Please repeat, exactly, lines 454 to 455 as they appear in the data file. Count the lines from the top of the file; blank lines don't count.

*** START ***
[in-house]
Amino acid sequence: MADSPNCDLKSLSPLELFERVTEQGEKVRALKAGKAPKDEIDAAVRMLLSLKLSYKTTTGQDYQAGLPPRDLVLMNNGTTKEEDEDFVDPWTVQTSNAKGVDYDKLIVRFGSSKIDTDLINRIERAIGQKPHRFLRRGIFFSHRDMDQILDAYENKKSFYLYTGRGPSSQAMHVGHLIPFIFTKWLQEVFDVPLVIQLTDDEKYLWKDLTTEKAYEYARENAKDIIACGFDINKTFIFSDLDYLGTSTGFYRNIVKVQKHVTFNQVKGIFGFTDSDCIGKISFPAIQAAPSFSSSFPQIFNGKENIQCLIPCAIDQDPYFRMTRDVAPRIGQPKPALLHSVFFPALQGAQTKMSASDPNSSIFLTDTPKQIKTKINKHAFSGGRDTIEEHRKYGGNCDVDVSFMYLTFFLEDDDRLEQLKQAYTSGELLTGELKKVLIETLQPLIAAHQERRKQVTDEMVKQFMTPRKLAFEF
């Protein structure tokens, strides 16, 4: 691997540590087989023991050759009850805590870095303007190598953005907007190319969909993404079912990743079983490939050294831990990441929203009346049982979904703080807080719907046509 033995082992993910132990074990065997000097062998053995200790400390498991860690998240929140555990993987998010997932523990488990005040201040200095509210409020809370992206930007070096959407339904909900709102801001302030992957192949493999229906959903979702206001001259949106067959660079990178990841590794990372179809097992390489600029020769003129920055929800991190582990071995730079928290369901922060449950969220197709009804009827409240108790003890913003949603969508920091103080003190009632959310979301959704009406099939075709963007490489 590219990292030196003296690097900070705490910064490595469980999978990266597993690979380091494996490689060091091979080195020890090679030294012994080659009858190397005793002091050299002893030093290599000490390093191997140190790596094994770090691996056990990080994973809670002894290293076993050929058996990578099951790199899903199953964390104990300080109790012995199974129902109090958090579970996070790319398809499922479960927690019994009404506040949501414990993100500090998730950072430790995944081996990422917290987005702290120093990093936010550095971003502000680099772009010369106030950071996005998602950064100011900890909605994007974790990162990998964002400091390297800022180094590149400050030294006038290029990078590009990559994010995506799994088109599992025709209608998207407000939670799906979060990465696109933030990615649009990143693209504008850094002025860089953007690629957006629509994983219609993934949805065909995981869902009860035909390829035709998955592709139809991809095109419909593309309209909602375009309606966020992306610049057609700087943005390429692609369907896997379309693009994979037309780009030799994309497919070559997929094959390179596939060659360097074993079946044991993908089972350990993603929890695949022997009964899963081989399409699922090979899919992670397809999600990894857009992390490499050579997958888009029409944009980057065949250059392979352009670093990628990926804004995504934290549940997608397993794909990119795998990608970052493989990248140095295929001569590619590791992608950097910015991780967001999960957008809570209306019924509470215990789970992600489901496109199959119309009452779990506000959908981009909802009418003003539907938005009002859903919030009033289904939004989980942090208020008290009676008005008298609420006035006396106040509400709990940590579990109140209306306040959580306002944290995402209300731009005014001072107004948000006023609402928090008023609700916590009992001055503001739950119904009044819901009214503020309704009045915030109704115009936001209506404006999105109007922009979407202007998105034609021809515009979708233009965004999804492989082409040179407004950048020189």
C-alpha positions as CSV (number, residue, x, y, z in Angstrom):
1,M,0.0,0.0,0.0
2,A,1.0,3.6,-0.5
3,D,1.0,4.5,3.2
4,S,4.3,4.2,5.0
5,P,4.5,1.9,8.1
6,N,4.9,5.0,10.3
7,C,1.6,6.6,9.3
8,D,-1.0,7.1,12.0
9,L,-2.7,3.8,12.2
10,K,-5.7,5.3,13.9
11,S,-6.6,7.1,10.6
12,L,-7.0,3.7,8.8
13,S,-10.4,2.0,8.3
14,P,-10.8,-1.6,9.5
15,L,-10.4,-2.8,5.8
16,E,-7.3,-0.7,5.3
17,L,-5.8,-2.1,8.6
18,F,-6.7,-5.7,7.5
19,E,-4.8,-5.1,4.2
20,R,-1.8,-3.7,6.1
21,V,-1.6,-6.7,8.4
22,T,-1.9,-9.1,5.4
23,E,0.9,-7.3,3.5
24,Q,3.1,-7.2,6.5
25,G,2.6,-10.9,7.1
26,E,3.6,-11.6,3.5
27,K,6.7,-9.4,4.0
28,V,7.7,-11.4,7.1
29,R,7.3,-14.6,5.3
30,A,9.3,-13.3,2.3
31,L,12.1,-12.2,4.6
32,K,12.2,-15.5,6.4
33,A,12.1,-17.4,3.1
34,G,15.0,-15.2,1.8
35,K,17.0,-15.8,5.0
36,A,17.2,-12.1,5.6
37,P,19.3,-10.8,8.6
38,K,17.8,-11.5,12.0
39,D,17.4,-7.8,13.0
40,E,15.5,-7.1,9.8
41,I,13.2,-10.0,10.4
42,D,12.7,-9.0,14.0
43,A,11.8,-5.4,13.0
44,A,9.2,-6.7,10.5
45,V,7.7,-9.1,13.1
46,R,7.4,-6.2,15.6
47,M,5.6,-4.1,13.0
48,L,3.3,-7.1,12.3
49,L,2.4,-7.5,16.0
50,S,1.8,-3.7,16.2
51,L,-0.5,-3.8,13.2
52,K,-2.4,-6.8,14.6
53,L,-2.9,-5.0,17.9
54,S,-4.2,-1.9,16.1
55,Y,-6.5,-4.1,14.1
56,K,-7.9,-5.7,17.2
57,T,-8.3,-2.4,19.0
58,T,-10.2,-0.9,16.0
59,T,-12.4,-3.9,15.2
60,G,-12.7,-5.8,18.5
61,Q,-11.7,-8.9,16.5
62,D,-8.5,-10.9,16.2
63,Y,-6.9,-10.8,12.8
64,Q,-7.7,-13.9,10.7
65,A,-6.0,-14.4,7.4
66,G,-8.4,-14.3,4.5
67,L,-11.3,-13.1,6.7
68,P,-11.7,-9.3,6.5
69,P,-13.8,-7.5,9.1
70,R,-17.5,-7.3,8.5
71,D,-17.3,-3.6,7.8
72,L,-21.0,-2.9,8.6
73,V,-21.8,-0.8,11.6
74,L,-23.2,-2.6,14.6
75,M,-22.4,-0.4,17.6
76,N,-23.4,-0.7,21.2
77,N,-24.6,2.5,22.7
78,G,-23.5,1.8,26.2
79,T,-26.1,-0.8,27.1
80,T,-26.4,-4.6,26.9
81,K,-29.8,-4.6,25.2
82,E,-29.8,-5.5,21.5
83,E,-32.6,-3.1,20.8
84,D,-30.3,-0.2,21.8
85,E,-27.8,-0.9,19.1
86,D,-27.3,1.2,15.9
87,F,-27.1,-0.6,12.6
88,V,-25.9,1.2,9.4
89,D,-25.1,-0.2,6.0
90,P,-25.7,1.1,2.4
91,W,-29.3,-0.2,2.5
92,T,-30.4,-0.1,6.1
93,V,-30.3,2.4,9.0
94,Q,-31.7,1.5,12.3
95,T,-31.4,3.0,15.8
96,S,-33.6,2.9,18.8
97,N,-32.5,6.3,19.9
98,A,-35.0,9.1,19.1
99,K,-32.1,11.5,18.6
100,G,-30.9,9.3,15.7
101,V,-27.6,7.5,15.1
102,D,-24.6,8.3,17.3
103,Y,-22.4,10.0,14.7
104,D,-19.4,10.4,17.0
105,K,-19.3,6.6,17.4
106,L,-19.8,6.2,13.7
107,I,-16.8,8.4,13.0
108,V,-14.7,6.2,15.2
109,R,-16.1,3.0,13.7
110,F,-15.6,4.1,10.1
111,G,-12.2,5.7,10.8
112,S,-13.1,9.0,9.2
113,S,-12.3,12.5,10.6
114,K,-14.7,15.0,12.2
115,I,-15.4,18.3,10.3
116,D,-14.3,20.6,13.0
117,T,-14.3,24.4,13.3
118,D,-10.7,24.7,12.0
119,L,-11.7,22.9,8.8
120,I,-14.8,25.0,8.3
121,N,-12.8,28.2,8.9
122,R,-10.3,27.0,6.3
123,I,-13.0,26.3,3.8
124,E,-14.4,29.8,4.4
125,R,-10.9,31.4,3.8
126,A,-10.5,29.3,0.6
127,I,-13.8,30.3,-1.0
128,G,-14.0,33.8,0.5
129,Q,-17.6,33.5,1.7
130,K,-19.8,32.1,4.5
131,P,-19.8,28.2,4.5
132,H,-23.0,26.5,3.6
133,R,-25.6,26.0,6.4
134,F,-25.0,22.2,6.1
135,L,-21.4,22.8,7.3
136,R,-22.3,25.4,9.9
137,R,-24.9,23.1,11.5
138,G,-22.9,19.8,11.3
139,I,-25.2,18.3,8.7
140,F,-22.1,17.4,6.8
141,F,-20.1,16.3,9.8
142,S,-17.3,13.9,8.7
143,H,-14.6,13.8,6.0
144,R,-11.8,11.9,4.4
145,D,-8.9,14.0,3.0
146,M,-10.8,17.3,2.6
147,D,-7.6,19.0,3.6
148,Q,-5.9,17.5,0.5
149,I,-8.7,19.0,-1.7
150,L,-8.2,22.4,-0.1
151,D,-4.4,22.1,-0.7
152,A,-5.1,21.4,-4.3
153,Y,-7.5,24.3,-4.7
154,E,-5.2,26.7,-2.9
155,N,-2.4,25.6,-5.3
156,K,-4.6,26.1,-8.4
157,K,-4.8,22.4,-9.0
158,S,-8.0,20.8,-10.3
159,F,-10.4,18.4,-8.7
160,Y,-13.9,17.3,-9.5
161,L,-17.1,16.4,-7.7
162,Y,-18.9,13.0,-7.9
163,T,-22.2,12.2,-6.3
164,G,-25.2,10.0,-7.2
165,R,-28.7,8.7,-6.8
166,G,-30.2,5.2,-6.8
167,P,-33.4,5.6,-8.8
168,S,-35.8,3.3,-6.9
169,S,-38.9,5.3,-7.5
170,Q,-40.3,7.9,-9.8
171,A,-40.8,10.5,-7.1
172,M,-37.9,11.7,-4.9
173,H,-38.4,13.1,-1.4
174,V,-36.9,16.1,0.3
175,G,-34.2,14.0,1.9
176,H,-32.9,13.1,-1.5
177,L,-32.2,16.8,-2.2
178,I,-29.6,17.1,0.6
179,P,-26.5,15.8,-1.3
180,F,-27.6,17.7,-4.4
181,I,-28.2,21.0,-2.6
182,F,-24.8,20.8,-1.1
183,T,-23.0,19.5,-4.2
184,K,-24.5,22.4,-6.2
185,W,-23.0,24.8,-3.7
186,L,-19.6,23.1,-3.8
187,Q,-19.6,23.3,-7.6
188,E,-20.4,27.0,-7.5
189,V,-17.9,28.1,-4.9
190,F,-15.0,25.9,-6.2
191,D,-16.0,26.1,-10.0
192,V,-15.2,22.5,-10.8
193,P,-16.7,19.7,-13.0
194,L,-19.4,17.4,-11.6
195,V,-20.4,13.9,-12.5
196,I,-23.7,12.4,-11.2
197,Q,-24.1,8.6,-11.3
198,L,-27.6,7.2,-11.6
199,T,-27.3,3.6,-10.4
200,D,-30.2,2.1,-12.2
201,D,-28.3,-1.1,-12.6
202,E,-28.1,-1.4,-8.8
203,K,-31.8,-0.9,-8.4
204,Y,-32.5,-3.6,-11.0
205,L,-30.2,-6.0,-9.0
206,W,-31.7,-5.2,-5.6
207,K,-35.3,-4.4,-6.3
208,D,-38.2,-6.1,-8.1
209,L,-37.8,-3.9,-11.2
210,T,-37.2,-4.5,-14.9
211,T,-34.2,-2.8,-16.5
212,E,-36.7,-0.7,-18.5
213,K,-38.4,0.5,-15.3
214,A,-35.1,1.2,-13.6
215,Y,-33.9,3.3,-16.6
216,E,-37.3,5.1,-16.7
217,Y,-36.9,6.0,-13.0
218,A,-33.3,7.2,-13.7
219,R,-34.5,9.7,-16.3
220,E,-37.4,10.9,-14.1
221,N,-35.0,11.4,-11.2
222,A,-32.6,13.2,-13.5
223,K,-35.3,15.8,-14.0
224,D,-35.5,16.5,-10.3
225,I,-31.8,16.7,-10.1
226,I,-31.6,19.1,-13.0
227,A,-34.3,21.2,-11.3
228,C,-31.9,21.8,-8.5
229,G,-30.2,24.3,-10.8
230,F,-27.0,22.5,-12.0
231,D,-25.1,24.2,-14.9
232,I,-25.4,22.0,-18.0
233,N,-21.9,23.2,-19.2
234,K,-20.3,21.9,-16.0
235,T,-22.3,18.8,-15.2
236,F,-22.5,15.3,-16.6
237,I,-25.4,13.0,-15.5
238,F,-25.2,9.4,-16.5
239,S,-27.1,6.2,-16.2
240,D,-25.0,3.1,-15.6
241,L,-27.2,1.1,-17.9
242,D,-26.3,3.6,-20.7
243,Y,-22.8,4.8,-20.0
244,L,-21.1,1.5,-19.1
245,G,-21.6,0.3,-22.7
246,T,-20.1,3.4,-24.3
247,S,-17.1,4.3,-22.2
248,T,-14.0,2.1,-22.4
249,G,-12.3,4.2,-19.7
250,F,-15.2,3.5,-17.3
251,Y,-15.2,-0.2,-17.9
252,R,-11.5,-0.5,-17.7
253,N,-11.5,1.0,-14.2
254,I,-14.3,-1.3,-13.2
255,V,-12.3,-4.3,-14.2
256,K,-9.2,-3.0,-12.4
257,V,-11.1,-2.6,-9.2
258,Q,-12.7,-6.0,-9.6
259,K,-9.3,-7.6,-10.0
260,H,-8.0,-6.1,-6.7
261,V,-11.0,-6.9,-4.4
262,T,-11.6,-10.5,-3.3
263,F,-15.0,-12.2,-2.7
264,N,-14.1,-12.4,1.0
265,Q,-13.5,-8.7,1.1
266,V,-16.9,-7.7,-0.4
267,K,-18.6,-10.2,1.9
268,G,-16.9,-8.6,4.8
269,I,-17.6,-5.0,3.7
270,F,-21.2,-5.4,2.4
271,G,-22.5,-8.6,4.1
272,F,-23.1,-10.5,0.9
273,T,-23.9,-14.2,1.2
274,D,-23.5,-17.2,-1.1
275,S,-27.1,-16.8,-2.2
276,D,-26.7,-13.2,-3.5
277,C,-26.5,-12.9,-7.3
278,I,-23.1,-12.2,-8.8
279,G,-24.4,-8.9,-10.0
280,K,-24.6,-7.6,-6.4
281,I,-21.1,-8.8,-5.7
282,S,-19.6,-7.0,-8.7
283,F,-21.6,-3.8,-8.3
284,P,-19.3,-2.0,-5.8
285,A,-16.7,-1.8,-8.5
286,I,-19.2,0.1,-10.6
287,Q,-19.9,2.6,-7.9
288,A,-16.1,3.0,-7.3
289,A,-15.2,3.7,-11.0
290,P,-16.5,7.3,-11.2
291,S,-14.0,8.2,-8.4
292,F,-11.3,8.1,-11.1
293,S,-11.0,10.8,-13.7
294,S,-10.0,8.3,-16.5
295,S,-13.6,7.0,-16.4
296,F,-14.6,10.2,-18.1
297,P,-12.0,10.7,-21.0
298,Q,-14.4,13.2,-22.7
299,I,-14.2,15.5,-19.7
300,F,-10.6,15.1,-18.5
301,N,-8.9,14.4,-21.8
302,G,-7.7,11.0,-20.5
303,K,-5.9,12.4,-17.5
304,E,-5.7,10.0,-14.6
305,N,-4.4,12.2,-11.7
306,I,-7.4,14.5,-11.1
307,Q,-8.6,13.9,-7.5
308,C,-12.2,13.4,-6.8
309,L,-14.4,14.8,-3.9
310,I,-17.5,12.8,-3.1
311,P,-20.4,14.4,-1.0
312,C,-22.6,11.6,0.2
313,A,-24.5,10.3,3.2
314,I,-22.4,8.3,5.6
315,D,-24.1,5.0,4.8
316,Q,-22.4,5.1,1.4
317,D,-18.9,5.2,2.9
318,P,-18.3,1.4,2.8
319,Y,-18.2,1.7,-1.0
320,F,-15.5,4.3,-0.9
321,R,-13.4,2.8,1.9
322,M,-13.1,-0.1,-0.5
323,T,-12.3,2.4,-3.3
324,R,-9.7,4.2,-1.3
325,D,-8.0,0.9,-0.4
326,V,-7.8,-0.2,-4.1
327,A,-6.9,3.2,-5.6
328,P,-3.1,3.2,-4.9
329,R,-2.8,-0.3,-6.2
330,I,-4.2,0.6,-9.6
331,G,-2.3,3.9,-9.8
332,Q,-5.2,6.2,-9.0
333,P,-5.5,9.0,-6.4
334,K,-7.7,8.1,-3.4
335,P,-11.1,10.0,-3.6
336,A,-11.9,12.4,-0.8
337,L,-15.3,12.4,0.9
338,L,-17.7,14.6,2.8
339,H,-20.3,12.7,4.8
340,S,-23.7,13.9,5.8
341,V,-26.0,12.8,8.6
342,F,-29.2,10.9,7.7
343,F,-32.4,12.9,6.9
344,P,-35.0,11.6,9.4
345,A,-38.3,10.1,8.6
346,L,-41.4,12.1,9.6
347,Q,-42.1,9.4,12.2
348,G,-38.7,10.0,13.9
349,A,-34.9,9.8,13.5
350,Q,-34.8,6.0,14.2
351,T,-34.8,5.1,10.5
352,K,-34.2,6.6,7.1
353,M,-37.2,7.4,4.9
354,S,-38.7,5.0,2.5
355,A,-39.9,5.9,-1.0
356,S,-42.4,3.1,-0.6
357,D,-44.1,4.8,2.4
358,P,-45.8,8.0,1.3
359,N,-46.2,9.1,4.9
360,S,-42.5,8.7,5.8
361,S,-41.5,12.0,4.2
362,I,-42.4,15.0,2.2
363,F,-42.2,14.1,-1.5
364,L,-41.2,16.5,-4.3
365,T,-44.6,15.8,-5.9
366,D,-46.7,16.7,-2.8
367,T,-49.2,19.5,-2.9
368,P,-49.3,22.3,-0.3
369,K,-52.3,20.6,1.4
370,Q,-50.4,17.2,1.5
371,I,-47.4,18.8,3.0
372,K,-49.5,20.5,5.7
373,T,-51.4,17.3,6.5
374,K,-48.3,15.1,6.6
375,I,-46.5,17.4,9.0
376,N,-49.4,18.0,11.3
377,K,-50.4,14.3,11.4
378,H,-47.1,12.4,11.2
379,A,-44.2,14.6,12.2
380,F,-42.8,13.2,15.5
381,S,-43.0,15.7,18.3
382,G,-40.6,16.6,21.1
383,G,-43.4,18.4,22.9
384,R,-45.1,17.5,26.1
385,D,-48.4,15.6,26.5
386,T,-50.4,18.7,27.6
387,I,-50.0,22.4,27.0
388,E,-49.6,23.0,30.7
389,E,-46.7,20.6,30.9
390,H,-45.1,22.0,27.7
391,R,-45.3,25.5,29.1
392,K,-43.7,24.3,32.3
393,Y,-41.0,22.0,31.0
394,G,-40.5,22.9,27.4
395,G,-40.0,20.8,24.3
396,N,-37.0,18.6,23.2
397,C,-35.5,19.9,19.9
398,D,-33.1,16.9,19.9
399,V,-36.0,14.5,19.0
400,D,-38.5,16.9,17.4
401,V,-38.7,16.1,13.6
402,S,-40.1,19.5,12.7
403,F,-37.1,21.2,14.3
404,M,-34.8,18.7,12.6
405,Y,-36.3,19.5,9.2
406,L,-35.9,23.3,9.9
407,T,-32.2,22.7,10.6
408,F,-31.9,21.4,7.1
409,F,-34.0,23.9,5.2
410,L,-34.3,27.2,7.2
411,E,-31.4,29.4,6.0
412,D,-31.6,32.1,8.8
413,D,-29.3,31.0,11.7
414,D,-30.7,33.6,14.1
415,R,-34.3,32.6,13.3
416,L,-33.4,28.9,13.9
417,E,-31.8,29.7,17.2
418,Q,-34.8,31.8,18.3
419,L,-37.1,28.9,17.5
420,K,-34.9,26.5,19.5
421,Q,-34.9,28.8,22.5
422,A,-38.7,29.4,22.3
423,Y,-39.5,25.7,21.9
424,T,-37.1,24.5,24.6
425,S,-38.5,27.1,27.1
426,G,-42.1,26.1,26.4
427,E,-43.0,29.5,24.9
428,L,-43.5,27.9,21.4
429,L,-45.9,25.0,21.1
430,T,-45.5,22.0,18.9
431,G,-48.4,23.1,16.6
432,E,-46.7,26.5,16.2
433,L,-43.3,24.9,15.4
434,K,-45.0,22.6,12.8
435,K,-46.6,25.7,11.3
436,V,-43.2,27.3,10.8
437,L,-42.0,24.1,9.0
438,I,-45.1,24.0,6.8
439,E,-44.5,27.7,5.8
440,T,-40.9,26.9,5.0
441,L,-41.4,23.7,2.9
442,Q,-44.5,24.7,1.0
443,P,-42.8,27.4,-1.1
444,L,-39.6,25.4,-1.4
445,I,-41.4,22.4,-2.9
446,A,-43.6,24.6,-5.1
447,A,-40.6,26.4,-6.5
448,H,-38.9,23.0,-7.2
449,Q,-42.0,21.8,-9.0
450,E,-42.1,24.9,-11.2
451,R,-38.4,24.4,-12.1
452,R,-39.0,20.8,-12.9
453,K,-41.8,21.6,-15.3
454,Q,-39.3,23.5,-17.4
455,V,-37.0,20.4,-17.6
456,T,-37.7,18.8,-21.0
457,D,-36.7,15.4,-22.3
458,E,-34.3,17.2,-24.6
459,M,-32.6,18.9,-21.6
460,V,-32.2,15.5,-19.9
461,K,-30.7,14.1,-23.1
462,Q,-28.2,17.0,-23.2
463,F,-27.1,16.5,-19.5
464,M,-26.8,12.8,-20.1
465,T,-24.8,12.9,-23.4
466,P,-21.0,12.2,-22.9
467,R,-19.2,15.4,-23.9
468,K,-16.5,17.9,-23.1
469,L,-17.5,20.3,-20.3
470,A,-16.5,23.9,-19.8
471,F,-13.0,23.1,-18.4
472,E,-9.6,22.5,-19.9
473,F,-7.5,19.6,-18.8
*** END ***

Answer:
450,E,-42.1,24.9,-11.2
451,R,-38.4,24.4,-12.1